THE WHITE HOUSE
Office of the Press Secretary
TO THE CONGRESS OF THE UNITED STATES:
On behalf of the American people, I am pleased to transmit the 1998 National Drug Control Strategy to the Congress. The 1998 Strategy reaffirms our bipartisan, enduring commitment to reduce drug use and its destructive consequences.
This year's Strategy builds upon the 1997 Strategy and is designed to reduce drug use and availability in America in half over the next 10 years -- a historic new low. This plan has been developed under the leadership of General Barry McCaffrey, Director of National Drug Control Policy, in close consultation with the Congress, the more than 50 Federal agencies and departments involved in the fight against drugs, the dedicated men and women of law enforcement, and with stakeholders -- mayors, doctors, clergy, civic leaders, parents, and young people -- drawn from all segments of our society.
I am also proud to report that we have made real and substantial progress in carrying out the goals of the 1997 Strategy. Working with the Congress, we have begun the National Anti-Drug Youth Media Campaign. Now when our children turn on the television, surf the "net," or listen to the radio, they can learn the plain truth about drugs: they are wrong, they put your future at risk, and they can kill you. I thank you for your vital support in bringing this important message to America's young people.
Together, we enacted into law the Drug-Free Communities Act of 1997, which will help build and strengthen 14,000 community anti-drug coalitions and brought together civic groups -- ranging from the Elks to the Girl Scouts and representing over 55 million Americans -- to form a Civic Alliance, targeting youth drug use. By mobilizing people and empowering communities, we are defeating drugs through a child-bychild, street-by-street, and neighborhood-by-neighborhood approach.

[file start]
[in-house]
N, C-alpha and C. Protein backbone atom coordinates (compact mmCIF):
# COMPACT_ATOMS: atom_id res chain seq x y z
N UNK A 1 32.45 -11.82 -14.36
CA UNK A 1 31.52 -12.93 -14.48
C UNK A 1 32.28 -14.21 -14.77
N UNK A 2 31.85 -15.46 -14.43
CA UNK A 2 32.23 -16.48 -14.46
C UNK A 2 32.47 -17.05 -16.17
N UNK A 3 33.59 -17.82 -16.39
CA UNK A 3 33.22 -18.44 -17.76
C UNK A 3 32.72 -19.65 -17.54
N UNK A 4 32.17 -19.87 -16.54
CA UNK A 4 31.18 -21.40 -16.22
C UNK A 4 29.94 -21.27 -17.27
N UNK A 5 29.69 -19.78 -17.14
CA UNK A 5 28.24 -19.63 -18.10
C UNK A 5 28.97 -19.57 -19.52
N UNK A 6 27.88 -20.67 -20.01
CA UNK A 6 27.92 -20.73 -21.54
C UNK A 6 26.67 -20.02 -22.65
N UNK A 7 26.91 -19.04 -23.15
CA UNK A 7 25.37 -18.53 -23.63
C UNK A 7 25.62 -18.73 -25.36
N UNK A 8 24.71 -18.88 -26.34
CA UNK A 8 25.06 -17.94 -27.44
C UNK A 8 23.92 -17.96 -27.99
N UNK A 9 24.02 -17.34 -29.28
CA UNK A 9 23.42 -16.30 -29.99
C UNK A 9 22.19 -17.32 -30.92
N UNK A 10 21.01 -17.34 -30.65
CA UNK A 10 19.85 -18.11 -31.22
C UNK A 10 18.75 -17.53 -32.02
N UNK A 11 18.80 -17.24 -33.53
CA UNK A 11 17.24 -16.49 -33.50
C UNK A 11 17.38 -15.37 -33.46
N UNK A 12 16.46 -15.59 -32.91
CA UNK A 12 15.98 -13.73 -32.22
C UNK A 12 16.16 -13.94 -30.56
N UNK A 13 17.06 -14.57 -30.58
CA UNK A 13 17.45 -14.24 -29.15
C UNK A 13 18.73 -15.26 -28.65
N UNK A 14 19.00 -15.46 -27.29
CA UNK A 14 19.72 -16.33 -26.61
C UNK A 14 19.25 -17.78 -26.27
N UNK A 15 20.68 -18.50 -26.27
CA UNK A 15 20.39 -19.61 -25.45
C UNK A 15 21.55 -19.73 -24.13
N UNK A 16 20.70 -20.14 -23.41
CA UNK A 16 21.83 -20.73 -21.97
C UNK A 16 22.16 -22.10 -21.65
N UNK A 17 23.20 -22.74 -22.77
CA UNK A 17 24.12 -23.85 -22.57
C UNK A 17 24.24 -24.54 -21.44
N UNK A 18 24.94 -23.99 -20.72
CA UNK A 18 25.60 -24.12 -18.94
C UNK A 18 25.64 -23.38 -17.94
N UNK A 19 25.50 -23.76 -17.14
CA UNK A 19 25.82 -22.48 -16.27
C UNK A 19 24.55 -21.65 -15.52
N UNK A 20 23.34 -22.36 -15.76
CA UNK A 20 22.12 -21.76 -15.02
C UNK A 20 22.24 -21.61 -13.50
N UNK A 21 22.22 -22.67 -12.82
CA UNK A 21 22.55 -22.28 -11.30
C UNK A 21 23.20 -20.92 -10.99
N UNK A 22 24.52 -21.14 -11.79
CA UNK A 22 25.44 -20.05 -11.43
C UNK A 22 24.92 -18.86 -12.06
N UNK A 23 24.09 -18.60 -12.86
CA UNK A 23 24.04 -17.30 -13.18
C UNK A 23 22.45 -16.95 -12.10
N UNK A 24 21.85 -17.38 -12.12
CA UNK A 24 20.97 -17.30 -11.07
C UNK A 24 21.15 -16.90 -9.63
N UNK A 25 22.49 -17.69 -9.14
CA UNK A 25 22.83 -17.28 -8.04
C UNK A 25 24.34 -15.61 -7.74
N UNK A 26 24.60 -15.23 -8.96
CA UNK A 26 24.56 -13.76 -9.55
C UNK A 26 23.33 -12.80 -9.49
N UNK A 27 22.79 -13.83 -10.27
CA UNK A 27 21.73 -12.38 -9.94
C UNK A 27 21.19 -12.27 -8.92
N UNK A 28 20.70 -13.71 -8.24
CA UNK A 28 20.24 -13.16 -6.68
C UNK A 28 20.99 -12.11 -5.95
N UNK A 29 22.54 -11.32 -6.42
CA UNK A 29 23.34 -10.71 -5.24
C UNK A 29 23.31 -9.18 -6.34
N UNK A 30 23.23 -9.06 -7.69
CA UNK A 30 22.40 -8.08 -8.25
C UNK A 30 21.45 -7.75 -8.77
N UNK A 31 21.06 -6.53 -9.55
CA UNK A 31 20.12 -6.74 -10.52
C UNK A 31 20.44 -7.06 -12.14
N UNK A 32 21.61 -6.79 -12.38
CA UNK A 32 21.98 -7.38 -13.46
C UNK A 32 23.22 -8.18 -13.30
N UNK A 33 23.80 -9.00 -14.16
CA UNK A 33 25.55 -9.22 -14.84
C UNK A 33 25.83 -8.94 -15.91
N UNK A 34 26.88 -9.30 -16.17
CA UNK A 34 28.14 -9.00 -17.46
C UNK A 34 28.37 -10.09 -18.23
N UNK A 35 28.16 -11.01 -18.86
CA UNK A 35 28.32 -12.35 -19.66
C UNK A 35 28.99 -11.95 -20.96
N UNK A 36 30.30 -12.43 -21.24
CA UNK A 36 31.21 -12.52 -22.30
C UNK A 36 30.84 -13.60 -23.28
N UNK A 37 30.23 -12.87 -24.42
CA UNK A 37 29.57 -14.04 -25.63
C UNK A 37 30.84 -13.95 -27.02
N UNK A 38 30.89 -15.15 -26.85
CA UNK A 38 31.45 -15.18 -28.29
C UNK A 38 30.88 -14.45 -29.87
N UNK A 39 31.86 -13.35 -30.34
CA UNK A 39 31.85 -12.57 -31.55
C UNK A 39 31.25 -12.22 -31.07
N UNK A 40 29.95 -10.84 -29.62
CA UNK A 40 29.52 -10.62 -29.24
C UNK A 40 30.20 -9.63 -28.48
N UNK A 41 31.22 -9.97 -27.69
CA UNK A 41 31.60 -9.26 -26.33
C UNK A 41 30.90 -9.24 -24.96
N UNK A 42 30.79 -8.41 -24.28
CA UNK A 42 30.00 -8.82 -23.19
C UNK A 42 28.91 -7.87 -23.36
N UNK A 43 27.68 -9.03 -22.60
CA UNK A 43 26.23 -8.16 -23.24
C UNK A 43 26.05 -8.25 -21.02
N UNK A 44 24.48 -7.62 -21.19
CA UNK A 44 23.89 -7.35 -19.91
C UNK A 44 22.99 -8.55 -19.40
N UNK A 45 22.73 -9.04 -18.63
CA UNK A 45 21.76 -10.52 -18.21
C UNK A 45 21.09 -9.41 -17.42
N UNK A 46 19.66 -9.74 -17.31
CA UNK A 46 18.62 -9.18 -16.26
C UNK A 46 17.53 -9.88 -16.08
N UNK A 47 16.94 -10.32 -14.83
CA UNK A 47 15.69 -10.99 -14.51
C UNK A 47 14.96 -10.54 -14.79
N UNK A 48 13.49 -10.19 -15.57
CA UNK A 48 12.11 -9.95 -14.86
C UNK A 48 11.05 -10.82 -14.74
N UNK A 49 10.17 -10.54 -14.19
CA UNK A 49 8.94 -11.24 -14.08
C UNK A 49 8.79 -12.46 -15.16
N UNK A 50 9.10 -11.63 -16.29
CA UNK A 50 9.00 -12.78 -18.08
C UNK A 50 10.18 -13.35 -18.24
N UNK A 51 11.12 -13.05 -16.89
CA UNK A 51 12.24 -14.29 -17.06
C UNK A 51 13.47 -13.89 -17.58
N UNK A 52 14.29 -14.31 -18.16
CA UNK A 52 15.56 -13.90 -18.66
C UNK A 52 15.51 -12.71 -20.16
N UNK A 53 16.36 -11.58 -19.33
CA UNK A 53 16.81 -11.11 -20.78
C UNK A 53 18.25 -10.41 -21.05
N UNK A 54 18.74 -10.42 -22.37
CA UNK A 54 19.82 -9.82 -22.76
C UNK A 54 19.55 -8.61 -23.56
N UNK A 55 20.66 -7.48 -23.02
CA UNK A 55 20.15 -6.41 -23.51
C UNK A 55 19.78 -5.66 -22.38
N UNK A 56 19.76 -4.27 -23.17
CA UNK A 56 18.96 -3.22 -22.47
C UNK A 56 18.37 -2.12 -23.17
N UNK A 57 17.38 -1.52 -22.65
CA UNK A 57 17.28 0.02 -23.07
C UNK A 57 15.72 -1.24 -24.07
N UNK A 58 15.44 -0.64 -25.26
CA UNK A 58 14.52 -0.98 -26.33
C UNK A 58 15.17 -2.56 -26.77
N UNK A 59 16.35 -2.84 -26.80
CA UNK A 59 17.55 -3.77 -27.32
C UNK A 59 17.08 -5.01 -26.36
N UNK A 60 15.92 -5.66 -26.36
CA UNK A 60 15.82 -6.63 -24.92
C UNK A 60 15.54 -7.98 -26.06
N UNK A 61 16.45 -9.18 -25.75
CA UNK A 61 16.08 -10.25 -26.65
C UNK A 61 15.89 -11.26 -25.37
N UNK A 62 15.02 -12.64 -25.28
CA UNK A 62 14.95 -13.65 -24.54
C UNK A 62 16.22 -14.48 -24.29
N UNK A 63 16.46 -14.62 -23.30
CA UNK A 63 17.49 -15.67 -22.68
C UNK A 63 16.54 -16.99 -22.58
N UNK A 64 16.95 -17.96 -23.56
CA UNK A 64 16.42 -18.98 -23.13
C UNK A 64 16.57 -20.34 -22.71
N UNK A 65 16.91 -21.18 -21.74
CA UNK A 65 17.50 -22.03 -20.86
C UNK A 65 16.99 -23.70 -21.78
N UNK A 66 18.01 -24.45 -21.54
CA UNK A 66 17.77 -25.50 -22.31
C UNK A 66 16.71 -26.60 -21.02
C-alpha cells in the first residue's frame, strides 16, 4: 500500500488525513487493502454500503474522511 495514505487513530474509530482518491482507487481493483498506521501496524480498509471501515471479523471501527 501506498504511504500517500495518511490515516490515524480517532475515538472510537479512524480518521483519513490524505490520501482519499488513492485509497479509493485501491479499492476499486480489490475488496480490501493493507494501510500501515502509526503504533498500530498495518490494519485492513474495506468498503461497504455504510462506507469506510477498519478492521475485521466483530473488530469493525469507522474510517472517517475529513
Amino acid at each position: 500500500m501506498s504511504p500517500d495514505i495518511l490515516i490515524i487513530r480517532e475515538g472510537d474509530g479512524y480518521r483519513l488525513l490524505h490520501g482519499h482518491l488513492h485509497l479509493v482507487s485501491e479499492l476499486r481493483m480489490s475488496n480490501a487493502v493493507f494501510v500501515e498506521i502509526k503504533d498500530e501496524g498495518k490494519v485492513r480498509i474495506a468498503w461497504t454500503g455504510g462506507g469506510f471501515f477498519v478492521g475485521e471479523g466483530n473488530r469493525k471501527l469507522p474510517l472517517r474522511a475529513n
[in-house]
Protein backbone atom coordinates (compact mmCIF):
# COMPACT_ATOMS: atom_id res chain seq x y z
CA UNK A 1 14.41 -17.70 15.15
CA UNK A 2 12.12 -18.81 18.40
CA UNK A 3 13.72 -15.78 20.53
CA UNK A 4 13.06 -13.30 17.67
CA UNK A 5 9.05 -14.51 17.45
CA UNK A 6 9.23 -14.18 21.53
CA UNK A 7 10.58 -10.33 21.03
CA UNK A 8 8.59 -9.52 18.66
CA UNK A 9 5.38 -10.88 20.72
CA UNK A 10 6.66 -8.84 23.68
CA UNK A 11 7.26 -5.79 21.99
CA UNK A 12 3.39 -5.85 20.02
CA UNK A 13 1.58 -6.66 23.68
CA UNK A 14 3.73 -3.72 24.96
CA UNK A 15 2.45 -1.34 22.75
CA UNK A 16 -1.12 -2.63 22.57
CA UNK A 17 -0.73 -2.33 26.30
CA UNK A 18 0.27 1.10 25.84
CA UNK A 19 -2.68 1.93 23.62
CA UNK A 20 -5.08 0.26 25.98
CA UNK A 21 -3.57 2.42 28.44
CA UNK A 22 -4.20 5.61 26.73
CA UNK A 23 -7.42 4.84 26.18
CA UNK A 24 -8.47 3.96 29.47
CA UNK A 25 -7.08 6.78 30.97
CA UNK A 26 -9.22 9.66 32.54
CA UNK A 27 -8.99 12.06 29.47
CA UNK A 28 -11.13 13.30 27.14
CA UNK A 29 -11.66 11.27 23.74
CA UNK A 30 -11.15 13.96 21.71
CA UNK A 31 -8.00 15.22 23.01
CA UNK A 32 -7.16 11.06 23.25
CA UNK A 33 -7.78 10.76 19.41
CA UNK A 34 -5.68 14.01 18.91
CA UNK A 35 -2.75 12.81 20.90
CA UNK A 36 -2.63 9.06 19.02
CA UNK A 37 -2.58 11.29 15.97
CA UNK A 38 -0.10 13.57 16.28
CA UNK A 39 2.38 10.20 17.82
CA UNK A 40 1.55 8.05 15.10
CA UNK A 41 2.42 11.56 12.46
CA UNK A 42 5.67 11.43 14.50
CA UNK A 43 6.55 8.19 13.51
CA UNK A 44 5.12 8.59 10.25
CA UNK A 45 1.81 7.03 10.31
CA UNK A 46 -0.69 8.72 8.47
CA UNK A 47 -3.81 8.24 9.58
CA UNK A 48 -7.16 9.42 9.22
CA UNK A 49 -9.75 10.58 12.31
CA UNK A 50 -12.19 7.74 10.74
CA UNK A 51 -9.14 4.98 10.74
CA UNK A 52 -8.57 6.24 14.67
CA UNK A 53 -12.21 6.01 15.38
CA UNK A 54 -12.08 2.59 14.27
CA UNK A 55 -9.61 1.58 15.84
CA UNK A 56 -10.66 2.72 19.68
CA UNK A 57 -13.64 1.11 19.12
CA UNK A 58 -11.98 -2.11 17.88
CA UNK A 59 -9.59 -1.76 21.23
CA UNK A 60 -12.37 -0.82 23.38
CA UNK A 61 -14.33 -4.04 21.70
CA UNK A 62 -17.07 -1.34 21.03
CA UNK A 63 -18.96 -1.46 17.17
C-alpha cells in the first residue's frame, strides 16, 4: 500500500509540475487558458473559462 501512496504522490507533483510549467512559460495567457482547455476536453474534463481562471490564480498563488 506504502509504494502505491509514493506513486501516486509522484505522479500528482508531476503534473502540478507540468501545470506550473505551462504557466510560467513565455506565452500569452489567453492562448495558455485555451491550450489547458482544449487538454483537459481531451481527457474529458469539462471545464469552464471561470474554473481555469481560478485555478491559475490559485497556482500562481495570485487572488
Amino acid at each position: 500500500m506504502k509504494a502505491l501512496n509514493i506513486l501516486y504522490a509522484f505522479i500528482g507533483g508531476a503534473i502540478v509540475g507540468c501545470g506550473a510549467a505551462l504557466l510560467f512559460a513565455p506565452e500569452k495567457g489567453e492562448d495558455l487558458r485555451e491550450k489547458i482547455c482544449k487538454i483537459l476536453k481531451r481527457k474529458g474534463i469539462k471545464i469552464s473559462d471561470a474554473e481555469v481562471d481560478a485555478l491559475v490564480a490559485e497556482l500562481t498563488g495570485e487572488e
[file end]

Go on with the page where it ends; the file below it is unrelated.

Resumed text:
We have also helped make our streets and communities safer by strengthening law enforcement. Through my Administration's Community Oriented Police (COPs) program, we are helping put 100,000 more police officers in towns and cities across the Nation. We are taking deadly assault weapons out of the hands of drug dealers and gangs, making our streets safer for our families. We have taken steps to rid our prisons of drugs, as well as to break the vicious cycle of drugs and crime. These efforts are making a difference: violent crime in America has dropped dramatically for 5 years in a row.
Over the last year, the United States and Mexico reached agreement on a mutual Threat Assessment that defines the scope of the common threat we face; and, an Alliance that commits our great nations to defeating that threat. Soon, we will sign a bilateral Strategy that commits both nations to specific actions and performance benchmarks. Our work to enhance cooperation within the hemisphere and worldwide is already showing results. For example, Peruvian coca production has declined by roughly 40 percent over the last 2 years. In 1997, Mexican drug eradication rates reached record levels, and seizures increased nearly 50 percent over 1996.
We are making a difference. Drug use in America has declined by 50 percent over the last decade. For the first time in 6 years, studies show that youth drug use is beginning to stabilize, and in some respects is even declining. And indications are that the methamphetamine and crack cocaine epidemics, which in recent years were sweeping the Nation, have begun to recede.
However, we must not confuse progress with ultimate success. Although youth drug use has started to decline, it remains unacceptably high.
More than ever, we must recommit ourselves to give parents the tools and support they need to teach children that drugs are dangerous and wrong. That is why we must improve the Safe and Drug-Free Schools program, and other after school initiatives that help keep our kids in school, off drugs, and out of trouble. We must hire 1,000 new border patrol agents and close the door on drugs at our borders. We must redouble our efforts with other nations to take the profits out of drug dealing and trafficking and break the sources of supply. And we must enact comprehensive bipartisan tobacco legislation that reduces youth smoking. These and other efforts are central elements of the 1998 National Drug Control Strategy.
With the help of the American public, and the ongoing support of the Congress, we can achieve these goals. In submitting this plan to you, I ask for your continued partnership in defeating drugs in America. Our children and this Nation deserve no less.
WILLIAM J. CLINTON
THE WHITE HOUSE, March 3, 1998.
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